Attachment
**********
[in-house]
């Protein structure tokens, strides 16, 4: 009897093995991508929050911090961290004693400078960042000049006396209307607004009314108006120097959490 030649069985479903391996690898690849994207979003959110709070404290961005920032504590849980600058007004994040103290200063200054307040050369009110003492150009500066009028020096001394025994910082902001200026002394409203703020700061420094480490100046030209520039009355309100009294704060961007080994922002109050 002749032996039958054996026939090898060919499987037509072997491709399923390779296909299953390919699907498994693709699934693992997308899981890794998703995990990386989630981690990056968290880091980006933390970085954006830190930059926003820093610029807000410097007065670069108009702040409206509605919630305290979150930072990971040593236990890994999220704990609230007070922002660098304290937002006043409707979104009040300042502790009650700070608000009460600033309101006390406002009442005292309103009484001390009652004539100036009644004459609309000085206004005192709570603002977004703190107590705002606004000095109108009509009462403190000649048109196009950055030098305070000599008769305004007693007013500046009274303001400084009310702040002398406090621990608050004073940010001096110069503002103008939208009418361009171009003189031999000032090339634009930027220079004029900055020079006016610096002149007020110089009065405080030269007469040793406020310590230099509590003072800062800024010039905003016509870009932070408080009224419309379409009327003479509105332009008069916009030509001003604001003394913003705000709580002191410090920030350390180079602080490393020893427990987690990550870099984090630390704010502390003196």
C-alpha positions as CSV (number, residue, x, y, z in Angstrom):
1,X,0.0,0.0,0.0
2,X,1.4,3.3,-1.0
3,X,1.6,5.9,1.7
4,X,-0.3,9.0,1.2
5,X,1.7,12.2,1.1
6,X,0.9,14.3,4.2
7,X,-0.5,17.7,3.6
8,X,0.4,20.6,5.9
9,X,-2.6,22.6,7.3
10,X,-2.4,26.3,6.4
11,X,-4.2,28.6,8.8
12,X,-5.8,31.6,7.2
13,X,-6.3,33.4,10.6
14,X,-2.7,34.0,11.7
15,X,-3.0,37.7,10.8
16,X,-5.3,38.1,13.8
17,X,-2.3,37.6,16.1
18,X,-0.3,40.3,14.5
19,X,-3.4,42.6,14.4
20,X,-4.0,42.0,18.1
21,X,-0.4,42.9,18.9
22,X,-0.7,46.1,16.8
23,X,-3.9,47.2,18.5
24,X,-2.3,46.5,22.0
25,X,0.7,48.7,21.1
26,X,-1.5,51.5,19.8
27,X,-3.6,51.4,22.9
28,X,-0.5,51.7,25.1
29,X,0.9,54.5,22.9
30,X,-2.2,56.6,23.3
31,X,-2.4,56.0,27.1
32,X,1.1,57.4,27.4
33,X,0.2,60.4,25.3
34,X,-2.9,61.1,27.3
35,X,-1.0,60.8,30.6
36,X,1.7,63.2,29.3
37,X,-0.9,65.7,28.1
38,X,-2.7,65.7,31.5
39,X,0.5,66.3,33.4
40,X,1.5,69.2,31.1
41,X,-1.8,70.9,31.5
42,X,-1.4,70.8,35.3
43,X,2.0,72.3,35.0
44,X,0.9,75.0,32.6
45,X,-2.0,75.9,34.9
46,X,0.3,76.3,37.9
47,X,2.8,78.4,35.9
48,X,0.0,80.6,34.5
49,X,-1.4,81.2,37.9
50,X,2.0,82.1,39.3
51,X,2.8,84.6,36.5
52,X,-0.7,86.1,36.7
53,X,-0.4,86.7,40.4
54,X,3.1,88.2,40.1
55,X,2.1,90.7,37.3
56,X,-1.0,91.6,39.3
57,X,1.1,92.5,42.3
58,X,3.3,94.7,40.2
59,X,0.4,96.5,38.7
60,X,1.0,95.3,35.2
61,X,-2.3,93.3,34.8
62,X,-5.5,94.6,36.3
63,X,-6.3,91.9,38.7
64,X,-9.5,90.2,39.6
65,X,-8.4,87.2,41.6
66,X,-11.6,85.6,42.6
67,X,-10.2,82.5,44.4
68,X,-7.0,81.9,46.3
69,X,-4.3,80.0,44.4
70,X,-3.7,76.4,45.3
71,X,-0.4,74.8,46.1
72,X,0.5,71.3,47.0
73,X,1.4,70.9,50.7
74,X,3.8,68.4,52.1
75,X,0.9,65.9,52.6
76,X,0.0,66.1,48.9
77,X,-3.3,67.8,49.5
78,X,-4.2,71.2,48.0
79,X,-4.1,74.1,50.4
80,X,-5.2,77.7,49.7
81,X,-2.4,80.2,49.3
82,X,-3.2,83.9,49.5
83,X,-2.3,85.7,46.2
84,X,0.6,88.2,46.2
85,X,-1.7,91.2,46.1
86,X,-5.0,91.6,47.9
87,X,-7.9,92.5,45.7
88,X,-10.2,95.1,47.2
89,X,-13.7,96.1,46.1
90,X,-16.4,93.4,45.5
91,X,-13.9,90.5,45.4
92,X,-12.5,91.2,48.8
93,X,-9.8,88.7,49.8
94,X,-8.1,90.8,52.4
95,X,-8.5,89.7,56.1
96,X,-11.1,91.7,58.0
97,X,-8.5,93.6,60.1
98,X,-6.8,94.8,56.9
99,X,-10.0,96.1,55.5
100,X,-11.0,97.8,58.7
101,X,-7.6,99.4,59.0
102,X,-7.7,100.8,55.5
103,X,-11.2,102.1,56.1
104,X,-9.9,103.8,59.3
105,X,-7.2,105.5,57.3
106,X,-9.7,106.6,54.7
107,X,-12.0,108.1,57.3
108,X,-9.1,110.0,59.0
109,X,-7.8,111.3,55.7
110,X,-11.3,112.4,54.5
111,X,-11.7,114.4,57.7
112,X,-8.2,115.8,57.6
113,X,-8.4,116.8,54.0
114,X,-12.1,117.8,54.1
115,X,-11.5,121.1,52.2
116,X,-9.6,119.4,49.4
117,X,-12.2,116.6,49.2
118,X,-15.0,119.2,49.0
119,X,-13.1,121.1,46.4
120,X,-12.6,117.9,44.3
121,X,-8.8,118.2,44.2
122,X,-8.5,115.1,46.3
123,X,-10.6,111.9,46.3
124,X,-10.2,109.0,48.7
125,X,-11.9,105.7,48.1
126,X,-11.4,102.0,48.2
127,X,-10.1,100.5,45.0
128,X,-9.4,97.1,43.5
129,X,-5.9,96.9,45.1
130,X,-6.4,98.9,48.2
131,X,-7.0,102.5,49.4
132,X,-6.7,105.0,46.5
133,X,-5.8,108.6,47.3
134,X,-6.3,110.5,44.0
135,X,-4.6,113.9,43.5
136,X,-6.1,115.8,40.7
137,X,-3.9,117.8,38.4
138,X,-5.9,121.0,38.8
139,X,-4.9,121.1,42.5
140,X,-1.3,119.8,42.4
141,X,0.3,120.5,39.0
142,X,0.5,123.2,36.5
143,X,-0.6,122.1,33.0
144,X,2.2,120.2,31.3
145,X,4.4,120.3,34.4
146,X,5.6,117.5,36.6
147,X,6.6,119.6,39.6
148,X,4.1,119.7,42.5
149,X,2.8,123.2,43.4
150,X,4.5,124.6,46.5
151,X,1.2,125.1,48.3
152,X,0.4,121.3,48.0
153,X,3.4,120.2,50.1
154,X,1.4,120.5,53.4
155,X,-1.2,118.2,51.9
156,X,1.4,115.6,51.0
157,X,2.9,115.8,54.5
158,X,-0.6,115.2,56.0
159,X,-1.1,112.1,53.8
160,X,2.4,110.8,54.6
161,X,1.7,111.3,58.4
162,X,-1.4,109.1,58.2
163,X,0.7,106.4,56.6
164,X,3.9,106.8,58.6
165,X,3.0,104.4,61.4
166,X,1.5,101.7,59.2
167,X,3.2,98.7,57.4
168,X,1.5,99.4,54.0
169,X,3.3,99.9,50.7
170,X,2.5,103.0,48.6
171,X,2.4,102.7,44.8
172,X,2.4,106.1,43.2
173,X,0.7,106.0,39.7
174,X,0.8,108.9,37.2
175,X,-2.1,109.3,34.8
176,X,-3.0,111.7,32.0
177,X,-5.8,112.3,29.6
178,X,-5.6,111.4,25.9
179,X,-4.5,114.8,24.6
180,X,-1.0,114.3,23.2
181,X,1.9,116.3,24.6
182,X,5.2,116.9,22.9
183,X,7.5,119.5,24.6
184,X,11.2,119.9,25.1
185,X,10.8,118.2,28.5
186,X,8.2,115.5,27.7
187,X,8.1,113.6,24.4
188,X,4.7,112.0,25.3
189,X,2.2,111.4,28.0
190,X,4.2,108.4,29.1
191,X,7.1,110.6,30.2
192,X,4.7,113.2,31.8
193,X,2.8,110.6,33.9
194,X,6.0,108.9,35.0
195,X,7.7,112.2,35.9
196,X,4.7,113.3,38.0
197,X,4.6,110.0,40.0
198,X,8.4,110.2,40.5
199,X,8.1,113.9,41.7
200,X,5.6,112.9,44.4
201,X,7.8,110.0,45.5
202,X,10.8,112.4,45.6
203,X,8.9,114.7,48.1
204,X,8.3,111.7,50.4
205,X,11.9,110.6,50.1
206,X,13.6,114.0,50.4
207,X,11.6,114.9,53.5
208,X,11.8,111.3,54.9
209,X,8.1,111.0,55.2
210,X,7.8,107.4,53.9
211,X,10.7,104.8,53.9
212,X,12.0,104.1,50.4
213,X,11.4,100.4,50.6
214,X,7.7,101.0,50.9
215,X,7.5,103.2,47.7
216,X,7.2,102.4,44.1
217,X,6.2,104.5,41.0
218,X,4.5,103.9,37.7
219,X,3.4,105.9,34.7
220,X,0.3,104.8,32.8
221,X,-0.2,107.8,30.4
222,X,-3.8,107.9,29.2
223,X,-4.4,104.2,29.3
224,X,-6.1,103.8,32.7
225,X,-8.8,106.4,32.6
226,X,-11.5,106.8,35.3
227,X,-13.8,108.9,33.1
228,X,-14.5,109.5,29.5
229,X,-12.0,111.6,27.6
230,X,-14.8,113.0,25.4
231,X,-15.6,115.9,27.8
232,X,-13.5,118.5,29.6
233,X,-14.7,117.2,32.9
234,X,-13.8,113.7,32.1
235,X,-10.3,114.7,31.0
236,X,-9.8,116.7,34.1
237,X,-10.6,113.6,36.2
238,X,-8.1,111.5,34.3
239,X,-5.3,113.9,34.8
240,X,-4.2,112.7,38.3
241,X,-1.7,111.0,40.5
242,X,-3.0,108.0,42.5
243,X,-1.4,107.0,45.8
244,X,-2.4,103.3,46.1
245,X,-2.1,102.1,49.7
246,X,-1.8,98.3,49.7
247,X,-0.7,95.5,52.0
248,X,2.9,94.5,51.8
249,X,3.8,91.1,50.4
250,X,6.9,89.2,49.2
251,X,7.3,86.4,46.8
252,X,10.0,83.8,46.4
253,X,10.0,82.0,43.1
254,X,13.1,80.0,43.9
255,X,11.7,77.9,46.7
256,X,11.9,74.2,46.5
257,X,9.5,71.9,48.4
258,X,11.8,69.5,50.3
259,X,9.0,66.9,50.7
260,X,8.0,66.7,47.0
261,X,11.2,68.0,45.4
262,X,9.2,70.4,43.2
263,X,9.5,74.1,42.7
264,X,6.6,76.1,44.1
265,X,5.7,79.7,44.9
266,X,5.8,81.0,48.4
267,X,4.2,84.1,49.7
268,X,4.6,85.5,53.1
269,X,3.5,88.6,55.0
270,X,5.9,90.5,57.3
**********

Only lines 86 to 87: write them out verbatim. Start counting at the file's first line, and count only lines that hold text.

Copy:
83,X,-2.3,85.7,46.2
84,X,0.6,88.2,46.2